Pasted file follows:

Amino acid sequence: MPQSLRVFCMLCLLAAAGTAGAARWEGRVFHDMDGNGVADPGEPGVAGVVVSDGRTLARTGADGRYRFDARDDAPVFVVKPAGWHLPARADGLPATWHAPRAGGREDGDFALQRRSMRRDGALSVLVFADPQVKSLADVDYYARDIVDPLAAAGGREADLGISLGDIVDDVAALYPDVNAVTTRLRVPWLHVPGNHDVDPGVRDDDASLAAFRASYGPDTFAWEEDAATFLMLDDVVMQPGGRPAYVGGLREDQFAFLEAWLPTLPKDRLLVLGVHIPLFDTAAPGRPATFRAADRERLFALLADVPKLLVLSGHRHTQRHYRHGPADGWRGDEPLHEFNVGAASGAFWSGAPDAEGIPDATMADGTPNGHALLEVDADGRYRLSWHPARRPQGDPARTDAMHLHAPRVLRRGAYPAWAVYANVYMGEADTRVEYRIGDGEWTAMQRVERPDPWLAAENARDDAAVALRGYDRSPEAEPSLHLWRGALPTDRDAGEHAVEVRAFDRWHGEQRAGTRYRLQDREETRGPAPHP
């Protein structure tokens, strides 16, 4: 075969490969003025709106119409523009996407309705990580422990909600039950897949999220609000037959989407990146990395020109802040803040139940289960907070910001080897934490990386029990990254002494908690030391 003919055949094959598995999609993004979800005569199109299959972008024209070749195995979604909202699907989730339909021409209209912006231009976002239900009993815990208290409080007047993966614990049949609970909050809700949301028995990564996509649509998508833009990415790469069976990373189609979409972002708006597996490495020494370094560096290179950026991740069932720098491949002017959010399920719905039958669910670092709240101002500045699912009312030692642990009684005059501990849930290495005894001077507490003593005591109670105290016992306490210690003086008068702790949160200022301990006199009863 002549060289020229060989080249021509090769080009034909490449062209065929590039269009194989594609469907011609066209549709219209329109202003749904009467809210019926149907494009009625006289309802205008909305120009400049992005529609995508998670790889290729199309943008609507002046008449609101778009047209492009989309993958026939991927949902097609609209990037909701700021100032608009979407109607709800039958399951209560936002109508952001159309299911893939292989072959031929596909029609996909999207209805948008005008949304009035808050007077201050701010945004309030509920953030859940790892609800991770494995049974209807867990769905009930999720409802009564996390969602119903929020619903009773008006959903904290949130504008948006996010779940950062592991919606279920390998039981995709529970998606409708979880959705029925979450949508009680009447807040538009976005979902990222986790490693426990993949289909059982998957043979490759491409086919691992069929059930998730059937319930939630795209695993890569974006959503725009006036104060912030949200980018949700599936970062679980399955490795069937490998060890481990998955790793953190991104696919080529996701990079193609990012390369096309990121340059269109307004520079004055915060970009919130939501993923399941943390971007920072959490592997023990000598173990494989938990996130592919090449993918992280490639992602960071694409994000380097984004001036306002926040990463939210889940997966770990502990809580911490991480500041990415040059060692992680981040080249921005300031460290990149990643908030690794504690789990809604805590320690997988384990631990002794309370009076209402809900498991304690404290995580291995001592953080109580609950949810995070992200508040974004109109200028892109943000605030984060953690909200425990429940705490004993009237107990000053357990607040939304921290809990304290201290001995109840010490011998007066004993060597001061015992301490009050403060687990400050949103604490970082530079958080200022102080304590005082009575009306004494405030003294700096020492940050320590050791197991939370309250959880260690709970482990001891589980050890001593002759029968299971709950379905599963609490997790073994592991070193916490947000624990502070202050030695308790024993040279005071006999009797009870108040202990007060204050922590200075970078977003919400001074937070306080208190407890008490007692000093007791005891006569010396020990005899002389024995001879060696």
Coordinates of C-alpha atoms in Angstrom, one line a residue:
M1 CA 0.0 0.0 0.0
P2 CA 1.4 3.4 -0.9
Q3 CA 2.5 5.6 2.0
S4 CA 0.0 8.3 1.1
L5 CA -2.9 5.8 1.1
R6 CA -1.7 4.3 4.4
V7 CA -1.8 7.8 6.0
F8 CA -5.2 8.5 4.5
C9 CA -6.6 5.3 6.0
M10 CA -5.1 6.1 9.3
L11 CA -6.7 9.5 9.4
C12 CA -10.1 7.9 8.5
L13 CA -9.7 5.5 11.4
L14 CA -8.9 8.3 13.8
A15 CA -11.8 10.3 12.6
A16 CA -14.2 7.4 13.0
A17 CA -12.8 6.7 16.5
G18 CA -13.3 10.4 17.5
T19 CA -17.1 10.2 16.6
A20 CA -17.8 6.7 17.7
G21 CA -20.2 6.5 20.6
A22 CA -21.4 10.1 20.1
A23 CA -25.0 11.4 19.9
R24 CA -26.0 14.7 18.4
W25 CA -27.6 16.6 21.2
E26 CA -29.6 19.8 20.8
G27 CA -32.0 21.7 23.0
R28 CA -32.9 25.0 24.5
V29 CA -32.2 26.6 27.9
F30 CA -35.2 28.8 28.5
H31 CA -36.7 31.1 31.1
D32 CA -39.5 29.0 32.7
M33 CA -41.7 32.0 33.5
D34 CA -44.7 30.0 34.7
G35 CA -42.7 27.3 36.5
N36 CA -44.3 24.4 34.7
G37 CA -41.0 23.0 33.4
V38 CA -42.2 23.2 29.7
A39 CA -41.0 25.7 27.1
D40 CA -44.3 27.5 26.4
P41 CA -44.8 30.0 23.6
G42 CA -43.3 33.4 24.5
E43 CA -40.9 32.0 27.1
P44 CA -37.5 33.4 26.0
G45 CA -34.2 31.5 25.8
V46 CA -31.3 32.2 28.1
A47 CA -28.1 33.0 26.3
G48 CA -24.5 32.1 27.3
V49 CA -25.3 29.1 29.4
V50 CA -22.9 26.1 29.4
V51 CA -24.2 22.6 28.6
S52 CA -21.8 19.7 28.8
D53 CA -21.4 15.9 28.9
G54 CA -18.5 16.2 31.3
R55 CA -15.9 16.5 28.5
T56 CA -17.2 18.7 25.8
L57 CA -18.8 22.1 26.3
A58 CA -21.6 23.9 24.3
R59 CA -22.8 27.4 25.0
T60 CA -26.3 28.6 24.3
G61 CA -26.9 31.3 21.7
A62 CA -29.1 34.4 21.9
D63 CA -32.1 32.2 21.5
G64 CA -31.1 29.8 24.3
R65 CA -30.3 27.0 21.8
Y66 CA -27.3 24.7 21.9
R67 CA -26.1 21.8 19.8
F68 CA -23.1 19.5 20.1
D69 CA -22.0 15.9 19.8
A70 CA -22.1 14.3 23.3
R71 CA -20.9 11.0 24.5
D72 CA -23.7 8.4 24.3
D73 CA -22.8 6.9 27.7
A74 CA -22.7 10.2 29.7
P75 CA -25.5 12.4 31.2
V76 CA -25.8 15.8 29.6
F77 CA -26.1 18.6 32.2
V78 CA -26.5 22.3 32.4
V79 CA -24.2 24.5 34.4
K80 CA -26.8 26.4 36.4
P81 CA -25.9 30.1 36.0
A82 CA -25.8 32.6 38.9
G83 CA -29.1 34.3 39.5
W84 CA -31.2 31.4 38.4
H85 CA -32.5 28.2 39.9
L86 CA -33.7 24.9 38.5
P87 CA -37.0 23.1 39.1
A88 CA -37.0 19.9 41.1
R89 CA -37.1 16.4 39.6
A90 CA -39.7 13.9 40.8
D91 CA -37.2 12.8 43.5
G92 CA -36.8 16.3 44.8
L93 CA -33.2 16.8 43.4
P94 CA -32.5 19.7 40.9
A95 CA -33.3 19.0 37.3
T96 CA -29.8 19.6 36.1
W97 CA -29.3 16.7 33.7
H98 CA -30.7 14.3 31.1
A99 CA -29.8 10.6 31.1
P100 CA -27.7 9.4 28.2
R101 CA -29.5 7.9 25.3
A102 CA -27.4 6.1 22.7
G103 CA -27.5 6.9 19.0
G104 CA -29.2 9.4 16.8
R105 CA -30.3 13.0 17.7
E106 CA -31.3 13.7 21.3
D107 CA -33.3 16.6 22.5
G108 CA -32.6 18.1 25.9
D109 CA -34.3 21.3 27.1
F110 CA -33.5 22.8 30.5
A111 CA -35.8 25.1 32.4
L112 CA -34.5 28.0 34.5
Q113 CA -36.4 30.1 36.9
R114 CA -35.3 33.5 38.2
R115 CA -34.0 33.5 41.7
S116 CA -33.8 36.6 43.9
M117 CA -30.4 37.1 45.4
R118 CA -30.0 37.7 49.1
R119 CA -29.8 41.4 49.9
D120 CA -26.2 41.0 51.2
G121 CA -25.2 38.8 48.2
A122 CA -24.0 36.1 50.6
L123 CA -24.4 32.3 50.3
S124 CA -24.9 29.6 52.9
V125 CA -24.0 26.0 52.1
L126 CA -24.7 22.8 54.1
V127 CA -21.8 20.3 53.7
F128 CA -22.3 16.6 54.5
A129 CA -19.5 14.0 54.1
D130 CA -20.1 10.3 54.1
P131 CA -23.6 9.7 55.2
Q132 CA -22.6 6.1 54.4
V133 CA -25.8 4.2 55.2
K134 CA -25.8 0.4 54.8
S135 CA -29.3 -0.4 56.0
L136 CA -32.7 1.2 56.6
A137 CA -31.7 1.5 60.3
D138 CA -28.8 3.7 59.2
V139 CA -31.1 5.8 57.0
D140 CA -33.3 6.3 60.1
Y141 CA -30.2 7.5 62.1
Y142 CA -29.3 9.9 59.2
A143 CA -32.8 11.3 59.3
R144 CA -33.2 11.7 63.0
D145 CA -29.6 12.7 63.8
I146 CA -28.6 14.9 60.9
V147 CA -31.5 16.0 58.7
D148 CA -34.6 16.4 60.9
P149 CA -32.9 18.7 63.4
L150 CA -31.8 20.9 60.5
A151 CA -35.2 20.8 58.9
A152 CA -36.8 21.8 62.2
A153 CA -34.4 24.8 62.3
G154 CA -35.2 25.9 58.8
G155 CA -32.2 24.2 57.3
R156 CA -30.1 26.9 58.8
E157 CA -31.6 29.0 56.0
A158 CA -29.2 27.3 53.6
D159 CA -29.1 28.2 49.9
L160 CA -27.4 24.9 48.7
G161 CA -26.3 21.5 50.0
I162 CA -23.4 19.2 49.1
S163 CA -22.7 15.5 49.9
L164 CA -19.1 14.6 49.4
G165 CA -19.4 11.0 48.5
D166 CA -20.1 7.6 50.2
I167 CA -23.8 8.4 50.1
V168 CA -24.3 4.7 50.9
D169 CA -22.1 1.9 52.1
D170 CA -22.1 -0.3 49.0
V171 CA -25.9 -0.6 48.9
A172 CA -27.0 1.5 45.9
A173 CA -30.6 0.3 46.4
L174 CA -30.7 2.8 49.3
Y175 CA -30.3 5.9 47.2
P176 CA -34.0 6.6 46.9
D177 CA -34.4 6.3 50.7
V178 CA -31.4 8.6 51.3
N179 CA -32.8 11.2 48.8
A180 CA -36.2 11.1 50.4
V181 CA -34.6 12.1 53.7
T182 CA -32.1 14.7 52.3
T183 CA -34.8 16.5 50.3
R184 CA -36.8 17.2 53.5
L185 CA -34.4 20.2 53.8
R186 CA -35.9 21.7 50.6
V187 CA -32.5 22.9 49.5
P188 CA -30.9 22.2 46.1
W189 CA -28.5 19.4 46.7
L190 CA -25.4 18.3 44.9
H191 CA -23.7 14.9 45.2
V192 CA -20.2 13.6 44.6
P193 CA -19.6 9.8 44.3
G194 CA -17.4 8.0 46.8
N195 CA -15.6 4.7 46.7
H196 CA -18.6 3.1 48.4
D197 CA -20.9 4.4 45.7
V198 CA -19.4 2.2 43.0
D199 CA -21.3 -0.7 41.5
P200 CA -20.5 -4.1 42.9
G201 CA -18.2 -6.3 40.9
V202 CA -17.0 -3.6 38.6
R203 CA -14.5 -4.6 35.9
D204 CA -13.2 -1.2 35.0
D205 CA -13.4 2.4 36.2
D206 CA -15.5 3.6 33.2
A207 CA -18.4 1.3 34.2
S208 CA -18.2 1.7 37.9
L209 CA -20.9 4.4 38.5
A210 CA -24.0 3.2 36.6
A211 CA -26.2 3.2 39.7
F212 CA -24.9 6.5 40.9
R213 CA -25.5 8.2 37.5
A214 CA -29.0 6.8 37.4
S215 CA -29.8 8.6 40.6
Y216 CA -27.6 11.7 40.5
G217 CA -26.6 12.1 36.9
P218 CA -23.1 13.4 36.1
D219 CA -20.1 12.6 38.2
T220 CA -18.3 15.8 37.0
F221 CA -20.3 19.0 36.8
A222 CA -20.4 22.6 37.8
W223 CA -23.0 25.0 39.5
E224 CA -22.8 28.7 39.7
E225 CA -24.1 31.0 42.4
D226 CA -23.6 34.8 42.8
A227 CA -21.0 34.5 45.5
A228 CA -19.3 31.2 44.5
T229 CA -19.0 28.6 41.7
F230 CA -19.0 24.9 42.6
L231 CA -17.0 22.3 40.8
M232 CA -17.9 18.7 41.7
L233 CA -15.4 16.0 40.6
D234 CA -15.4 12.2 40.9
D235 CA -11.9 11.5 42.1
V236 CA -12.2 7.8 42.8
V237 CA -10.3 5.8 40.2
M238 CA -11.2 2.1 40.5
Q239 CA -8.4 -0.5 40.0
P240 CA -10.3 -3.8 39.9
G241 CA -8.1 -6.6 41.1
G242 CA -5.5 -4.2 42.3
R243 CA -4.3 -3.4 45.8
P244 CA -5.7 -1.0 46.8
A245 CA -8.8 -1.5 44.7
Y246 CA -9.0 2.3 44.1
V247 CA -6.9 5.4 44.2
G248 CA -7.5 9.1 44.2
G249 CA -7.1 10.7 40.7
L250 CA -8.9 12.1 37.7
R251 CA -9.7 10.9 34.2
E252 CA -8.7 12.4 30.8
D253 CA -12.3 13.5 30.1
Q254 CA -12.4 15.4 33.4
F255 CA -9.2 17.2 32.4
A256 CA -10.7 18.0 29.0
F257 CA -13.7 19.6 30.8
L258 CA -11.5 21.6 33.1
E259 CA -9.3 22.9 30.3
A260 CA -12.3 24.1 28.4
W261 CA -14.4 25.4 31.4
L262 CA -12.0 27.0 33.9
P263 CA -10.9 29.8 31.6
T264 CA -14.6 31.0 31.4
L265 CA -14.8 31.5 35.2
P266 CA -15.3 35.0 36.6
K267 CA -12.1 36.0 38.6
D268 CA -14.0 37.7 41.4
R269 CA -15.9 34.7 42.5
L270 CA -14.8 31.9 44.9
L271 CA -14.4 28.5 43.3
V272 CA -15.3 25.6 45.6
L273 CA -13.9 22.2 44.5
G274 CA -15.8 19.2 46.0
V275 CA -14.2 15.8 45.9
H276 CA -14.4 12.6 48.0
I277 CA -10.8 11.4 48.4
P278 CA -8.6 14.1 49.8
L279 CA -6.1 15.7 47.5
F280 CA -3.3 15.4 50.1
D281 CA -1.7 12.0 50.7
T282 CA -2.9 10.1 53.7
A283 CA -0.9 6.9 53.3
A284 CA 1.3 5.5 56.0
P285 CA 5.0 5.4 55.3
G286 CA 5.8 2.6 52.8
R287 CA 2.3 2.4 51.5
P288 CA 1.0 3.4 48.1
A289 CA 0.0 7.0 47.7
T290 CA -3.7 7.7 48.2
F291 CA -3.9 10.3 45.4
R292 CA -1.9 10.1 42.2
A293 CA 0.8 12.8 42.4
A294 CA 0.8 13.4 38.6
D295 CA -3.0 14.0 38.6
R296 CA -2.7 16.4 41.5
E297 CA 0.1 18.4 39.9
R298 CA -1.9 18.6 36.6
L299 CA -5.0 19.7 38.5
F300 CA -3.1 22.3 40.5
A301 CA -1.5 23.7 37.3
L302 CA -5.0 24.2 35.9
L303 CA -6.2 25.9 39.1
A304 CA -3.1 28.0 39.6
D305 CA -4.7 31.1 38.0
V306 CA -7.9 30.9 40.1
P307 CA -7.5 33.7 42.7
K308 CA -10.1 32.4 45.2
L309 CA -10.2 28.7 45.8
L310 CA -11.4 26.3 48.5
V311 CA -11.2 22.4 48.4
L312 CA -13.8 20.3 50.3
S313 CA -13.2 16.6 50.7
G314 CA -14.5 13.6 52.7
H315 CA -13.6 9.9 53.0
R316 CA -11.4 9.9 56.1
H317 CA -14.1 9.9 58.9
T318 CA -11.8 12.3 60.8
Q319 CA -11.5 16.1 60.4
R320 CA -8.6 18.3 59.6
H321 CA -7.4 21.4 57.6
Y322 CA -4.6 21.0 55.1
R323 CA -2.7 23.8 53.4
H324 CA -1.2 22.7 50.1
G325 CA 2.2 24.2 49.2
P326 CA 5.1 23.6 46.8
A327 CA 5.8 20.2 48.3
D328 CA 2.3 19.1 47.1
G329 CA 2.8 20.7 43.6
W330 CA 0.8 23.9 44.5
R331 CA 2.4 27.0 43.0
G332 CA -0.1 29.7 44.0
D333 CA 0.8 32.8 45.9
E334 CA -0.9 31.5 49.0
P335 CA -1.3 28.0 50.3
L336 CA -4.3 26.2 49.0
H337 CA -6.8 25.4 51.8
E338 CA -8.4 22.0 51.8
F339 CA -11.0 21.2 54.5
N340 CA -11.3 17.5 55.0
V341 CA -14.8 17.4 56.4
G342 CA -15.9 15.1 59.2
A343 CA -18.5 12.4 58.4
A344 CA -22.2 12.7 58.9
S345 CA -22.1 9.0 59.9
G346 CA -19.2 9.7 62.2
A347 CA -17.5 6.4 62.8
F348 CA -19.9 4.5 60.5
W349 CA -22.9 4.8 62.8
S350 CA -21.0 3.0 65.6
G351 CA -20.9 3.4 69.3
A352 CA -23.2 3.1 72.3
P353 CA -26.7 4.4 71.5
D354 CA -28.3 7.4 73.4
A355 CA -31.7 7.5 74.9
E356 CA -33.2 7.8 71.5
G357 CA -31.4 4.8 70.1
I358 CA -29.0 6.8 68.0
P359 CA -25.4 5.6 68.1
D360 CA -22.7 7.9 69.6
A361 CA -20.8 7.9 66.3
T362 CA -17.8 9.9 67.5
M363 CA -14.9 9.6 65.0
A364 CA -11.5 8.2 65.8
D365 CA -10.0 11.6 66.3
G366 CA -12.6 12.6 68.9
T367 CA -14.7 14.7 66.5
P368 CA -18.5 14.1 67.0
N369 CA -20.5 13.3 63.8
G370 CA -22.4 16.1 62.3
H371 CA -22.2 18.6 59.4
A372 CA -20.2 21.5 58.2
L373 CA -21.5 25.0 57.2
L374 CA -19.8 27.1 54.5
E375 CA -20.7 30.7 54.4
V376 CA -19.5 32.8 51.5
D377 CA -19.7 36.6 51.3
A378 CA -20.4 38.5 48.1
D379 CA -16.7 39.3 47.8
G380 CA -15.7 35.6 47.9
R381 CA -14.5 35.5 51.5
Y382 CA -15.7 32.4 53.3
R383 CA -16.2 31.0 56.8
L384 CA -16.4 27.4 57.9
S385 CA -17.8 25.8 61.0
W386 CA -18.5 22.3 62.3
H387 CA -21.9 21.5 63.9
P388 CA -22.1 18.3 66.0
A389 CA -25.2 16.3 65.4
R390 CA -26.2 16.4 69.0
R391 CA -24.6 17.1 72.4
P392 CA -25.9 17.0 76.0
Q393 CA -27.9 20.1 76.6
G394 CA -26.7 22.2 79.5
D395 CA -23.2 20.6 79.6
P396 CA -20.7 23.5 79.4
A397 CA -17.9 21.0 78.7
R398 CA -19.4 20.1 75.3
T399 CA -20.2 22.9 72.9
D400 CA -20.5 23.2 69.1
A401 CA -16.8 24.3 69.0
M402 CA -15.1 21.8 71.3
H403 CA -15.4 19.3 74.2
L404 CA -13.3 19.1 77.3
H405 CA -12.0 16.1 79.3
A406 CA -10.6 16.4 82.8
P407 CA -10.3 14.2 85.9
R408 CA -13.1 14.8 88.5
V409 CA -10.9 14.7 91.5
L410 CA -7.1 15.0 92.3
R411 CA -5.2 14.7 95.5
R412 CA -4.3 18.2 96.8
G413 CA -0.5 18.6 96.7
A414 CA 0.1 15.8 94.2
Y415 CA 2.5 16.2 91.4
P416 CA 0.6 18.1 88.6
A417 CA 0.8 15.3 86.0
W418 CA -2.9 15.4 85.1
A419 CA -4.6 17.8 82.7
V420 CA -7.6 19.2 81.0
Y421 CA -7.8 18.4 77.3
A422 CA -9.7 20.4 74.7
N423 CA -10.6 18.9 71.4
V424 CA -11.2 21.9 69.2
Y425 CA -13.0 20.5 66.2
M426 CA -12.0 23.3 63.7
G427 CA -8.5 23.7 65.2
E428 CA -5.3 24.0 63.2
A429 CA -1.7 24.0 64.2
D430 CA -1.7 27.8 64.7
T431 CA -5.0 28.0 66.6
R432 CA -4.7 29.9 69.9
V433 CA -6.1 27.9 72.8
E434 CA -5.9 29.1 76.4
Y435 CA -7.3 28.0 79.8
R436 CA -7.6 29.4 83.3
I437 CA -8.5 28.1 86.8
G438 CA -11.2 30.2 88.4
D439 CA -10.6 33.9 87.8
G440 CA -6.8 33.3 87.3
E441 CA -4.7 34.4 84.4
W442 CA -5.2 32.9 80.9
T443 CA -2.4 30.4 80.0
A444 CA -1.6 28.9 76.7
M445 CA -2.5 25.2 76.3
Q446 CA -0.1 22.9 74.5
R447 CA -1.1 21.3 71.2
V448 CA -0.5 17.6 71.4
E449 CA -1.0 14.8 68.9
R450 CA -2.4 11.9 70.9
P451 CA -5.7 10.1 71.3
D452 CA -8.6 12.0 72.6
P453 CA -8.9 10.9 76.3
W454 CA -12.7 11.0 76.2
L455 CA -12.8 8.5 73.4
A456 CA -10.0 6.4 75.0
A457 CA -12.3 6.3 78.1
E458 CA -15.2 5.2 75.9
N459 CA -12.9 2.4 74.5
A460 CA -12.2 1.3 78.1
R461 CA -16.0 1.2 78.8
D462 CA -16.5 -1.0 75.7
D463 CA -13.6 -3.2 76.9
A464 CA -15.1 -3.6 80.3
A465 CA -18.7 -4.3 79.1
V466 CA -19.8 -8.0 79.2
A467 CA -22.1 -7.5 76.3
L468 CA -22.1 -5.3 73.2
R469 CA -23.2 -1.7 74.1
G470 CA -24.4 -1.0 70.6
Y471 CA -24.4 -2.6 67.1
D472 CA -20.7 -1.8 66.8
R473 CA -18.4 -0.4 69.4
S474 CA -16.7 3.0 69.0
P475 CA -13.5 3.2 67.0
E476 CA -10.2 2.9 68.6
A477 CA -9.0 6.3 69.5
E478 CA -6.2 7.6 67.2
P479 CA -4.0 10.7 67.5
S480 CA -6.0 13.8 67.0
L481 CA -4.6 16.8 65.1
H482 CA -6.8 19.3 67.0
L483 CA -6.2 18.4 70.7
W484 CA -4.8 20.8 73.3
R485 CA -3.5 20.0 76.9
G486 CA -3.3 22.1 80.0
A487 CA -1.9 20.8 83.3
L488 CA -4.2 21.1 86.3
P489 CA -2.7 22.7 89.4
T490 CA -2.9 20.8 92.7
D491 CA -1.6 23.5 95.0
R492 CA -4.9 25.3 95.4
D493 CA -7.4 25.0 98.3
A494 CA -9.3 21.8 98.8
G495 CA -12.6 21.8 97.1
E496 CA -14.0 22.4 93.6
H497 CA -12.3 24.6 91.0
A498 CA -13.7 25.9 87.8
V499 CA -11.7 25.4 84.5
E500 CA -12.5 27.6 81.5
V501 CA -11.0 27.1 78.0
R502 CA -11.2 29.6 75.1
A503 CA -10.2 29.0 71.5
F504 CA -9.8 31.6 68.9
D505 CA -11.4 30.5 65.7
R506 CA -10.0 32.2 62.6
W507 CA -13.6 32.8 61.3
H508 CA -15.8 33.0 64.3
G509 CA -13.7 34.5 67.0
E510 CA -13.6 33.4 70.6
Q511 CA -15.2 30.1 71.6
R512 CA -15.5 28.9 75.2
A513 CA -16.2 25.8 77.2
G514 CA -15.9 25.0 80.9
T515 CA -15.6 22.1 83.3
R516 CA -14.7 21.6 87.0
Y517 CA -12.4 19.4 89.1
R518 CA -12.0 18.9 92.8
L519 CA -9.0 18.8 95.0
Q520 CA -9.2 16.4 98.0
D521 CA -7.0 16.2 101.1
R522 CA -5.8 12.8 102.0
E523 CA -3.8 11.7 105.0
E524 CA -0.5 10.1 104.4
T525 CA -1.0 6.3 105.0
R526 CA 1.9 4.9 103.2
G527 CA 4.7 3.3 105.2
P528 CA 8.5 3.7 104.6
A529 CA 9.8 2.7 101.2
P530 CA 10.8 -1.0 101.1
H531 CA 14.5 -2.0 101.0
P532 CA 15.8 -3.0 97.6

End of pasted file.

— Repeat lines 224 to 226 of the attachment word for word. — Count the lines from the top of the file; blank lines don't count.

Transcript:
F221 CA -20.3 19.0 36.8
A222 CA -20.4 22.6 37.8
W223 CA -23.0 25.0 39.5